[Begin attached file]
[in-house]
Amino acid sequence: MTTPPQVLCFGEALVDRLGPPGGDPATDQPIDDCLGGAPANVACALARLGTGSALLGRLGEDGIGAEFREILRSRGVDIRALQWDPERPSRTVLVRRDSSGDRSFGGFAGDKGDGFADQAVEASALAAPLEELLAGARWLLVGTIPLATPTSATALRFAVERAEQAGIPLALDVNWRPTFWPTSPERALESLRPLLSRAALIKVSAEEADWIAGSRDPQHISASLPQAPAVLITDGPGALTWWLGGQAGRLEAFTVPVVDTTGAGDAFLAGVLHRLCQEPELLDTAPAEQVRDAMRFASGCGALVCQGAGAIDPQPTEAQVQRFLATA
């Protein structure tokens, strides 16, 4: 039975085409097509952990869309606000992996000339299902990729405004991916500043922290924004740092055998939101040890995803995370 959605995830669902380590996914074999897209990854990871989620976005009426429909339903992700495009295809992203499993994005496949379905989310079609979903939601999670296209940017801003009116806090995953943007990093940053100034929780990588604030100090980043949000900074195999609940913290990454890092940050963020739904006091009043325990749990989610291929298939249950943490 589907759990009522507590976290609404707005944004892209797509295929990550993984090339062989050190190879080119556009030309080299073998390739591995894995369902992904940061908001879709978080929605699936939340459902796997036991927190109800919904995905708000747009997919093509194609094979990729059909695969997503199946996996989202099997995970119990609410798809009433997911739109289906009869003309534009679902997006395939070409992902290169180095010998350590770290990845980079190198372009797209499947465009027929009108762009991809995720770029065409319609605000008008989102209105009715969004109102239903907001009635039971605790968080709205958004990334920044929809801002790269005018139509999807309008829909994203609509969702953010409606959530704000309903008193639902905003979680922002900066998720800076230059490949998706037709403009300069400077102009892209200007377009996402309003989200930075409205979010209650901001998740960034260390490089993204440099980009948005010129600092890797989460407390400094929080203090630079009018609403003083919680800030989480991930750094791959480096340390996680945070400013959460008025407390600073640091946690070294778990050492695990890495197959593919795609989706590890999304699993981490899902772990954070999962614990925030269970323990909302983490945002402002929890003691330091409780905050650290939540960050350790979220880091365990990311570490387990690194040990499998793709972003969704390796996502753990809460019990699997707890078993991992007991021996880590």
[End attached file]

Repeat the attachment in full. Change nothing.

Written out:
[in-house]
Amino acid sequence: MTTPPQVLCFGEALVDRLGPPGGDPATDQPIDDCLGGAPANVACALARLGTGSALLGRLGEDGIGAEFREILRSRGVDIRALQWDPERPSRTVLVRRDSSGDRSFGGFAGDKGDGFADQAVEASALAAPLEELLAGARWLLVGTIPLATPTSATALRFAVERAEQAGIPLALDVNWRPTFWPTSPERALESLRPLLSRAALIKVSAEEADWIAGSRDPQHISASLPQAPAVLITDGPGALTWWLGGQAGRLEAFTVPVVDTTGAGDAFLAGVLHRLCQEPELLDTAPAEQVRDAMRFASGCGALVCQGAGAIDPQPTEAQVQRFLATA
């Protein structure tokens, strides 16, 4: 039975085409097509952990869309606000992996000339299902990729405004991916500043922290924004740092055998939101040890995803995370 959605995830669902380590996914074999897209990854990871989620976005009426429909339903992700495009295809992203499993994005496949379905989310079609979903939601999670296209940017801003009116806090995953943007990093940053100034929780990588604030100090980043949000900074195999609940913290990454890092940050963020739904006091009043325990749990989610291929298939249950943490 589907759990009522507590976290609404707005944004892209797509295929990550993984090339062989050190190879080119556009030309080299073998390739591995894995369902992904940061908001879709978080929605699936939340459902796997036991927190109800919904995905708000747009997919093509194609094979990729059909695969997503199946996996989202099997995970119990609410798809009433997911739109289906009869003309534009679902997006395939070409992902290169180095010998350590770290990845980079190198372009797209499947465009027929009108762009991809995720770029065409319609605000008008989102209105009715969004109102239903907001009635039971605790968080709205958004990334920044929809801002790269005018139509999807309008829909994203609509969702953010409606959530704000309903008193639902905003979680922002900066998720800076230059490949998706037709403009300069400077102009892209200007377009996402309003989200930075409205979010209650901001998740960034260390490089993204440099980009948005010129600092890797989460407390400094929080203090630079009018609403003083919680800030989480991930750094791959480096340390996680945070400013959460008025407390600073640091946690070294778990050492695990890495197959593919795609989706590890999304699993981490899902772990954070999962614990925030269970323990909302983490945002402002929890003691330091409780905050650290939540960050350790979220880091365990990311570490387990690194040990499998793709972003969704390796996502753990809460019990699997707890078993991992007991021996880590």